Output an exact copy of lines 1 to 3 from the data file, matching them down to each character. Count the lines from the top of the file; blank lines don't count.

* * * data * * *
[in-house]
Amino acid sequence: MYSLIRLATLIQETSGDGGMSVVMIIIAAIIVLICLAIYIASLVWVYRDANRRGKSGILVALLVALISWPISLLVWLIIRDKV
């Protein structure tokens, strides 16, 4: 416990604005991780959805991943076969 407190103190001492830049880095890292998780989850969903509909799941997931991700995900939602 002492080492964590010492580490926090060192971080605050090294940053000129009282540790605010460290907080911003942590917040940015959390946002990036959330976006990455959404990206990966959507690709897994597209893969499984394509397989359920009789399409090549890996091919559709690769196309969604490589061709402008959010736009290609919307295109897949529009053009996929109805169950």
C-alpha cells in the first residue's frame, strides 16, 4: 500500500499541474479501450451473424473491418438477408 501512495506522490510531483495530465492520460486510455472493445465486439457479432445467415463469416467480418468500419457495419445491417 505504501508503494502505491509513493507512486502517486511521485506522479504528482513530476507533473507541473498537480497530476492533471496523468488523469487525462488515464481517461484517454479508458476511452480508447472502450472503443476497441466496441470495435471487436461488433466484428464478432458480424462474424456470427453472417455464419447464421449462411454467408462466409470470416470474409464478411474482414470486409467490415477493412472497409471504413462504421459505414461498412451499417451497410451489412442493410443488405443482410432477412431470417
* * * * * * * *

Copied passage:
[in-house]
Amino acid sequence: MYSLIRLATLIQETSGDGGMSVVMIIIAAIIVLICLAIYIASLVWVYRDANRRGKSGILVALLVALISWPISLLVWLIIRDKV
């Protein structure tokens, strides 16, 4: 416990604005991780959805991943076969 407190103190001492830049880095890292998780989850969903509909799941997931991700995900939602 002492080492964590010492580490926090060192971080605050090294940053000129009282540790605010460290907080911003942590917040940015959390946002990036959330976006990455959404990206990966959507690709897994597209893969499984394509397989359920009789399409090549890996091919559709690769196309969604490589061709402008959010736009290609919307295109897949529009053009996929109805169950």